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Egret, the oldest independent
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Egret, Vol. 75, #1
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passed through the small wooded lowland hollow, a couple of gray
squirrels and a fox squirrel ran and climbed up various bur oaks. MMM -
I'd have to remember this. Might get one for supper some day next
of a River Rat"
"Now I'm in the Big
Woods, sitting in the shade of the old basswoods. How they whisper in
the breeze! The water in the log pool is dark and foreboding. A fine
scum rests against the upstream edge of the logs. How long have they
lain in their watery grave? Two red-tail hawks soar on silent wings;
around and around they go. Are they related to the hawk we watched on
my first trip here more than forty years ago? I'd like to think so. A
splash in the scum breaks the spell. I look down to see ripples where a
trout took a fly."
"The Spring That Runs Forever"
of a River Rat
Adventures Along the Wild Mississippi
by Kenny Salwey
The "Wild Mississippi" in this collection of essays is the backwaters
of the Upper Mississippi River in Minnesota and Wisconsin, some six
thousand acres of seasonally flooded hardwood swamps and heavily
forested uplands. Though wild and undeveloped and largely unspoiled,
this land is in constant earshot of one of North America's noisiest
This has been the domain of nature writer, storyteller, river
guide and environmental educator Kenny Salwey for more than three
decades. He describes it in first person prose, as if dictating en
plein air .
The subject of a 2004
BBC documentary in its Natural World
Collection, Salwey is often referred to as the "last of the
rare breed of people who pretty much live off the land in this harsh
Salwey's essays are predominantly autobiographical present tense
stories of his life in the wild - running a trapline, training a
hunting dog, studying wildlife, guiding birders, fishing for trout,
encountering bears and muskrats, and getting lost in a blizzard.
There's also a handful of his poems in the book and even a recipe for
Fog Over Upper Mississippi River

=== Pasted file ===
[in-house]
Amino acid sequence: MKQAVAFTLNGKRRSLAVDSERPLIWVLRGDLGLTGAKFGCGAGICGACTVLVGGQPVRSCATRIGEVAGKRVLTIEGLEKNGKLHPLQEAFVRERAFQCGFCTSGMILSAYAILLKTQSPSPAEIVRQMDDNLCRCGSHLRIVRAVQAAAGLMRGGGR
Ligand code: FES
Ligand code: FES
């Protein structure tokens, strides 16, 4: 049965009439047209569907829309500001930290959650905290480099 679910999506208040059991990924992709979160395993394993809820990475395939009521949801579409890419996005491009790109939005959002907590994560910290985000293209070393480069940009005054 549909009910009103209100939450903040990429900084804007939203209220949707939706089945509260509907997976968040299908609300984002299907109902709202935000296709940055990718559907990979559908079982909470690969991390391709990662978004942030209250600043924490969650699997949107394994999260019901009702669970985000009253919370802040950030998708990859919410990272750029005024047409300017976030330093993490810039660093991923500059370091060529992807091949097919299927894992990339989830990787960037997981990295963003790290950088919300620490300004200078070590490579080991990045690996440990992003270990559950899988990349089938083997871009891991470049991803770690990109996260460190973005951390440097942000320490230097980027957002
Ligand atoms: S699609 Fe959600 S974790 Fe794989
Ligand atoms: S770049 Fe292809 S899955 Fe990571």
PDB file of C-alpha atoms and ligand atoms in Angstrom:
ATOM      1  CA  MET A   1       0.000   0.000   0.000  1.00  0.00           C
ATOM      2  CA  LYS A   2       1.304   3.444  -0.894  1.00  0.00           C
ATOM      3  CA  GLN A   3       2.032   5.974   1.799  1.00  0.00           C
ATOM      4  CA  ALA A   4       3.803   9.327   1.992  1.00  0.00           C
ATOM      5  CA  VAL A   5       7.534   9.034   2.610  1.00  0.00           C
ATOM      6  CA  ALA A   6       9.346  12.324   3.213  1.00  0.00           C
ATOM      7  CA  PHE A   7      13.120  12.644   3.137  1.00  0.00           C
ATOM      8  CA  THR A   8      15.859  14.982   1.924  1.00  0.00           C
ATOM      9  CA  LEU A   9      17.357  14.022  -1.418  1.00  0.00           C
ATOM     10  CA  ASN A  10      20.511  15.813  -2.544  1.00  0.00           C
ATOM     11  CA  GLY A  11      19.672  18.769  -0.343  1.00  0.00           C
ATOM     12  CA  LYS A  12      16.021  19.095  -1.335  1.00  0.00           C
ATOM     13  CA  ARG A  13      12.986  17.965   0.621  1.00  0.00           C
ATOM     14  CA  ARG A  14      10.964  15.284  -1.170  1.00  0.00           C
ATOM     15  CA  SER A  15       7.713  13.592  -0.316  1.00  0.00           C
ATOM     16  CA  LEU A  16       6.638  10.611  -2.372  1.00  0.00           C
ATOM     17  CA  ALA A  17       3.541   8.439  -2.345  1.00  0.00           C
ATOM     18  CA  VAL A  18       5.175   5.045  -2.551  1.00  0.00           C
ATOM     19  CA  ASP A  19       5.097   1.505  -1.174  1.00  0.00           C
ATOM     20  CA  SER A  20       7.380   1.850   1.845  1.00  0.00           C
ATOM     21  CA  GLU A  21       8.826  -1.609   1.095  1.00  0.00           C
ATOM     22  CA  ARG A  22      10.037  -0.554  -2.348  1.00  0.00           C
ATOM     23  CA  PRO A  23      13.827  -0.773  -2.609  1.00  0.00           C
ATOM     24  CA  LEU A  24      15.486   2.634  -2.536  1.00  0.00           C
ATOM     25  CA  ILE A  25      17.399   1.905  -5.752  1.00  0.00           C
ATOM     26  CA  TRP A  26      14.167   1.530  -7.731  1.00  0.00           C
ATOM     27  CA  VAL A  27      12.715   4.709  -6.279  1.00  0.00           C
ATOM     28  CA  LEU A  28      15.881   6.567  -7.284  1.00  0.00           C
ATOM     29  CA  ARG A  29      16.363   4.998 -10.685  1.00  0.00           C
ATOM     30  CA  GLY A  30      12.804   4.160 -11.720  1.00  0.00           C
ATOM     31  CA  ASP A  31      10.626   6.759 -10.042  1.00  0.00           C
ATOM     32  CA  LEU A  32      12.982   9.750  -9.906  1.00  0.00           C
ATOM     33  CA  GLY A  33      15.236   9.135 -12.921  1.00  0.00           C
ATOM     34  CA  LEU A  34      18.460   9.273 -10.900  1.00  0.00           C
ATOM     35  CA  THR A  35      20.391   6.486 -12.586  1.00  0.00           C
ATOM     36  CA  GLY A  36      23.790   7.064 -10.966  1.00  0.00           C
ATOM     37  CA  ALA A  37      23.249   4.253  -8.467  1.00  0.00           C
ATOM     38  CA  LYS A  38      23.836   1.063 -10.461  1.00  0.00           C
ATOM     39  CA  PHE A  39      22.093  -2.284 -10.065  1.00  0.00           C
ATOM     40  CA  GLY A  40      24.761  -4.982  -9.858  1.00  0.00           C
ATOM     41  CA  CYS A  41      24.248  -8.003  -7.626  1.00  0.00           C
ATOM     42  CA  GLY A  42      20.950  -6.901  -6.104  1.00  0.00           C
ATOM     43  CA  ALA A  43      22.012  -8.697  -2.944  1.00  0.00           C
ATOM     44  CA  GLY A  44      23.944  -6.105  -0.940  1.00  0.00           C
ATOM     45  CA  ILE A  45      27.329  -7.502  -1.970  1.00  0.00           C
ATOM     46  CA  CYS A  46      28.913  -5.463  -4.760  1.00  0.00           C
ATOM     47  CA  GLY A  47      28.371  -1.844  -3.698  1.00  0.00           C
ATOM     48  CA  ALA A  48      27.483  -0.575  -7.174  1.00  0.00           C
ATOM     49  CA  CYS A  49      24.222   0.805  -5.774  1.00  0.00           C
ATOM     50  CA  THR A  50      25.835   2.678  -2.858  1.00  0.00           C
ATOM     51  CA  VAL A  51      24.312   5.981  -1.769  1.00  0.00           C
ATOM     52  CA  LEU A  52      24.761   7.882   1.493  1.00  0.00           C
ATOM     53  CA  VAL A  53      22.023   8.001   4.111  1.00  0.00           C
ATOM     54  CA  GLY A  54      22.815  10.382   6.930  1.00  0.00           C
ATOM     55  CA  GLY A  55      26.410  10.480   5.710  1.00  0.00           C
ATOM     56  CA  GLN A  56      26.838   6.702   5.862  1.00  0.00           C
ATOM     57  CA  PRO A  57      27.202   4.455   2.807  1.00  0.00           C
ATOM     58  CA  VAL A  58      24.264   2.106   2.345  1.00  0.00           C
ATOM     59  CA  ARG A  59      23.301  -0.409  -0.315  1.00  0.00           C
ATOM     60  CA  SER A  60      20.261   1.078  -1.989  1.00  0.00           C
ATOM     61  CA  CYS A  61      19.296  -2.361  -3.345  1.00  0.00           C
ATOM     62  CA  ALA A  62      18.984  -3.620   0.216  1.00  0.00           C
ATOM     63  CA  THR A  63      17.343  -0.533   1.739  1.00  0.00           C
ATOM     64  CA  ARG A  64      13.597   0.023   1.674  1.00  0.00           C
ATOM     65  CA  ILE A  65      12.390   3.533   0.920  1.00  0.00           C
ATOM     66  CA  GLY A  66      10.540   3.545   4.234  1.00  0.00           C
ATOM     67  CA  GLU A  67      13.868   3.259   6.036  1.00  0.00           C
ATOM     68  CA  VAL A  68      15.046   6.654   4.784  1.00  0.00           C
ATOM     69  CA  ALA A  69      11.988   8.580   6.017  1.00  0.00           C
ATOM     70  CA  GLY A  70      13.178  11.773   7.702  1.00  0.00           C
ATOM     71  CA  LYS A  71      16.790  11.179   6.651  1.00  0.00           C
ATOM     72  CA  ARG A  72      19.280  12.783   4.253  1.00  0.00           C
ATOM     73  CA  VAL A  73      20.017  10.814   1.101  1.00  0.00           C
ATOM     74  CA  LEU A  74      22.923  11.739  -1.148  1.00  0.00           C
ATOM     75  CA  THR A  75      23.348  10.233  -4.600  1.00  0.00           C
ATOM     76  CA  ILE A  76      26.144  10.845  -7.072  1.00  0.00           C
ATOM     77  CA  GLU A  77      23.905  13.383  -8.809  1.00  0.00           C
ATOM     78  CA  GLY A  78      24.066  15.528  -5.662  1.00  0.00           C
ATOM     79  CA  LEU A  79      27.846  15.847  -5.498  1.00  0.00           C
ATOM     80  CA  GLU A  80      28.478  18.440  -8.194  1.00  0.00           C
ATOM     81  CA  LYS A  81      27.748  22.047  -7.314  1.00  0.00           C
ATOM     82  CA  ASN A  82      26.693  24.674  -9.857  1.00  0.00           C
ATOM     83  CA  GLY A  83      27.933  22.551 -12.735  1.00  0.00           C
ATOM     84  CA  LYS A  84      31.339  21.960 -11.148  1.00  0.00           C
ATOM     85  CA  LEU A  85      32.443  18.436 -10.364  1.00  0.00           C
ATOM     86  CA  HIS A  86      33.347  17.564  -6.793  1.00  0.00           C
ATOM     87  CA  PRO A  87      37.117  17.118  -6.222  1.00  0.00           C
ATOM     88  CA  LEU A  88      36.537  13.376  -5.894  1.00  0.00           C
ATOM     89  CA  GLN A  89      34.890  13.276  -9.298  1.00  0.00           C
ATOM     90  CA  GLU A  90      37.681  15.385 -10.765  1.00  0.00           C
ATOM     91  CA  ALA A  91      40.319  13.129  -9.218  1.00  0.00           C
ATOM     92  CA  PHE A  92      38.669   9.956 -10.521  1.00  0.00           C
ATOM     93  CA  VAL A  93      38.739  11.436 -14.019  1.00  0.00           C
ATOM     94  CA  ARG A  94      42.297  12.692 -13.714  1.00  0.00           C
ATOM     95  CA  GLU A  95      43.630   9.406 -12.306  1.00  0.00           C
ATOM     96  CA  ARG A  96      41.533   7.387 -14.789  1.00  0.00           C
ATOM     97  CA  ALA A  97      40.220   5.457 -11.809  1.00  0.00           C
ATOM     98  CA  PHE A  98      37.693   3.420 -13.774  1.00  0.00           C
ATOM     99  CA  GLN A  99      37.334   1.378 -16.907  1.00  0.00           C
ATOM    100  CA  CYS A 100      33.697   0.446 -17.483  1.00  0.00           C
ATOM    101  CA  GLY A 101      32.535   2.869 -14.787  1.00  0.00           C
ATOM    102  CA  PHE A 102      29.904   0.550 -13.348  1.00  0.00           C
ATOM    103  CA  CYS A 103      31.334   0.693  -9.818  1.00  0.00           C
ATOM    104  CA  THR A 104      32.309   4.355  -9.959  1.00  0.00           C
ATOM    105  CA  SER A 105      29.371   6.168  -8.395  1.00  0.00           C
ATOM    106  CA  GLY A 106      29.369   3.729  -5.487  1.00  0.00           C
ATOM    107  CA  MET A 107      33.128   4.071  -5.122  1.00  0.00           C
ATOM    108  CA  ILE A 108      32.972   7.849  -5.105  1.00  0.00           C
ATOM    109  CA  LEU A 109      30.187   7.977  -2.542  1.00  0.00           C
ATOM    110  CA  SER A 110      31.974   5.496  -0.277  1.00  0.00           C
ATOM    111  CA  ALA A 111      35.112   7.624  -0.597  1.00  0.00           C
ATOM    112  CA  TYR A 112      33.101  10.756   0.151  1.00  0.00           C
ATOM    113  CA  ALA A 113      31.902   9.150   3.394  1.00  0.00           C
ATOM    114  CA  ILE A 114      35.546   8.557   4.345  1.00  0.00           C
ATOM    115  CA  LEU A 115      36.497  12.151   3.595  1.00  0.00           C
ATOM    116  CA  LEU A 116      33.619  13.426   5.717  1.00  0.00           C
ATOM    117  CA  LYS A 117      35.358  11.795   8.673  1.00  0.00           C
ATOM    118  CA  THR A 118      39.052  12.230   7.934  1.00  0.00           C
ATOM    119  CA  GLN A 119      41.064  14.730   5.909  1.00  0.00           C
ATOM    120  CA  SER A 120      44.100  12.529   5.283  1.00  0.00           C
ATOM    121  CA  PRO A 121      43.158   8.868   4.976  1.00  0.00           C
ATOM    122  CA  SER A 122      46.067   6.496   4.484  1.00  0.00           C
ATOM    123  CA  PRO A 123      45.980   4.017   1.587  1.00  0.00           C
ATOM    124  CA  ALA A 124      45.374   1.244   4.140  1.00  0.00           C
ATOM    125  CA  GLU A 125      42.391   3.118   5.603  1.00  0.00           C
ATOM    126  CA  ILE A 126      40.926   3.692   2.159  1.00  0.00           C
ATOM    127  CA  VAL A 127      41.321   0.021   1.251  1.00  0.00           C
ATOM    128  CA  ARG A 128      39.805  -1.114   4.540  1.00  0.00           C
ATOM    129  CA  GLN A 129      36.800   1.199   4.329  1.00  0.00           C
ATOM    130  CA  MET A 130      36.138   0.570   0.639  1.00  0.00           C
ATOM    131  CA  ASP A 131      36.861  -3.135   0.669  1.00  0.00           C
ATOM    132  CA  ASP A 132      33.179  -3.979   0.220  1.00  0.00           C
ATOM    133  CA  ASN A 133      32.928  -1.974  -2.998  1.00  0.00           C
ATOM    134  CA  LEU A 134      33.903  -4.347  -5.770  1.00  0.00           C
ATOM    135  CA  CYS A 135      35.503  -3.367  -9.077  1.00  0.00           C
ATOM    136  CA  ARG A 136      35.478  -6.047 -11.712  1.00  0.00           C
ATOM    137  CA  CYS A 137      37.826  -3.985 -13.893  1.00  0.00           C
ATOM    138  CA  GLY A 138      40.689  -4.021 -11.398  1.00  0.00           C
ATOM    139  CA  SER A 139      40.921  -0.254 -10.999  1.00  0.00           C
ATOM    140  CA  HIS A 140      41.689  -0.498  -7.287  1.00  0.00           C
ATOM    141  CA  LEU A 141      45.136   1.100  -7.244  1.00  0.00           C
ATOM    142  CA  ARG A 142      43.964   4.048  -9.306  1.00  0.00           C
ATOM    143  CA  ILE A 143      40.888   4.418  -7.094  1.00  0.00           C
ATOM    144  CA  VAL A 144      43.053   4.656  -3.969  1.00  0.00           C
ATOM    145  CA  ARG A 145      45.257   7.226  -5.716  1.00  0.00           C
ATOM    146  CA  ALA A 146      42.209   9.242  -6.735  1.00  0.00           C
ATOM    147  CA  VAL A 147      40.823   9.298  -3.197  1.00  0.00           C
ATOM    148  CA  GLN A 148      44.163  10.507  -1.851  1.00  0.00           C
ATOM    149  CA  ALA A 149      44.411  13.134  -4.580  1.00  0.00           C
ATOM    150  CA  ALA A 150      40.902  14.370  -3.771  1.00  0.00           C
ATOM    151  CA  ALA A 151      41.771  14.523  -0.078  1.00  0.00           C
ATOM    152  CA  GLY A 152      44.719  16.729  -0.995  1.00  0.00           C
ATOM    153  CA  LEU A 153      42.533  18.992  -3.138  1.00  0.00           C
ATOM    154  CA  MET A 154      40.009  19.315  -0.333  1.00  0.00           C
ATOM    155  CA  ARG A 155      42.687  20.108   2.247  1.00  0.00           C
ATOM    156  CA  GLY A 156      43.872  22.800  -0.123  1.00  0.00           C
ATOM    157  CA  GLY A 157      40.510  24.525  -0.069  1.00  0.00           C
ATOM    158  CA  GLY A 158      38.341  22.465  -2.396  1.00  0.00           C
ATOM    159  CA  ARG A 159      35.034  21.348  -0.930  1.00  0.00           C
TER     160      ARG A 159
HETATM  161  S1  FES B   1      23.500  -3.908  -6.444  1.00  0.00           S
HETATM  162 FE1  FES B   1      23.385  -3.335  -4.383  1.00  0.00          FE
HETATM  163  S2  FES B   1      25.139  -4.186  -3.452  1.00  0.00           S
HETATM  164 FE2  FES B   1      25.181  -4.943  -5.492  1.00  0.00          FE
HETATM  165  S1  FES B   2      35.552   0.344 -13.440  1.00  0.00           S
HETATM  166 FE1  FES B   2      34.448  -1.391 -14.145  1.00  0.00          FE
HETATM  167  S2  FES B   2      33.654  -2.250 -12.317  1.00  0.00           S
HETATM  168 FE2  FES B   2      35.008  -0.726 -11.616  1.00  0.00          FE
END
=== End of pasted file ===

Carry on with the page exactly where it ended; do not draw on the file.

Kenny Salwey describes morel picking and trout fishing as his two
favorite activities of early spring in Wisconsin's hill country along
the Upper Mississippi where "cricks flow through narrow valleys shaped
by the feet of wooded hills, so trout-rich waters and morel-laden
forests are not far apart. In a day of fishin' and pickin', my
attention alternates between the underwater lairs of trout in the
valley's crick and the morel mushrooms found in the nearby hills."
Morel season is a short three to four weeks, according to Salwey, and
the supply depends on weather conditions and the number of dead or
damaged American elm trees in the area.
"The best place to locate a morel is in the vicinty of an elm tree
stricken with Dutch elm disease. I say 'vicinity' because I have found
morels fifty yards or more from their parent tree. Spores are what
cause morels to grow; they come from the tree's bark. At times, these
spores ride the tail of the wind for quite a distance before choosing a
place to land."
When it comes to spawning morels, the most productive time is the two
to three years between the time bark on an infected
elm begins to crack and when it falls off completely. Once the elm
loses all of its bark, few morels will be found nearby.
"At times, morels grow near elms that have been damaged by lightning
strikes or windstorms, when branches have been broken off or bark
loosened. I have also found morels near other damaged trees, like
cottonwooods and even apple trees. By the vast majority grow close to
dying elms," Salwey explains.
To harvest a morel, pull it up from the earth, cut off the root end
with a sharp knife or pinch it off and place in a bag. Once harvested,
split the morel lengthwise and wash thoroughly to remove grit or bugs.
They can be eaten fresh or storied for months with proper preservation.
To preserve morels, freeze in water or dry-freeze in plastic bags or
containers. They can also be dried in the open air or in a dehydrator
and then stored in sealed jars. Reconstitute in water when ready to use.
"Folks prepare morels in a whole host of different ways: deep-fried,
roasted, pan-fried, and blanched," Salwey points out. "My personal
favorite is to get a large cast-iron skillet full of smoking hot bacon
grease. Dredge the mushrooms in a mixture of cornmeal, salt and pepper,
and garlic powder. Drop them into the grease (they should be covered
with it). Turn them with a fork until they are brown and crispy on all
sides. Take them out of the past, and let them drain well. Eat them
piping hot. Jumpin' Jehoshaphat! That's what I call mighty
mouthwatering morel morsels!"
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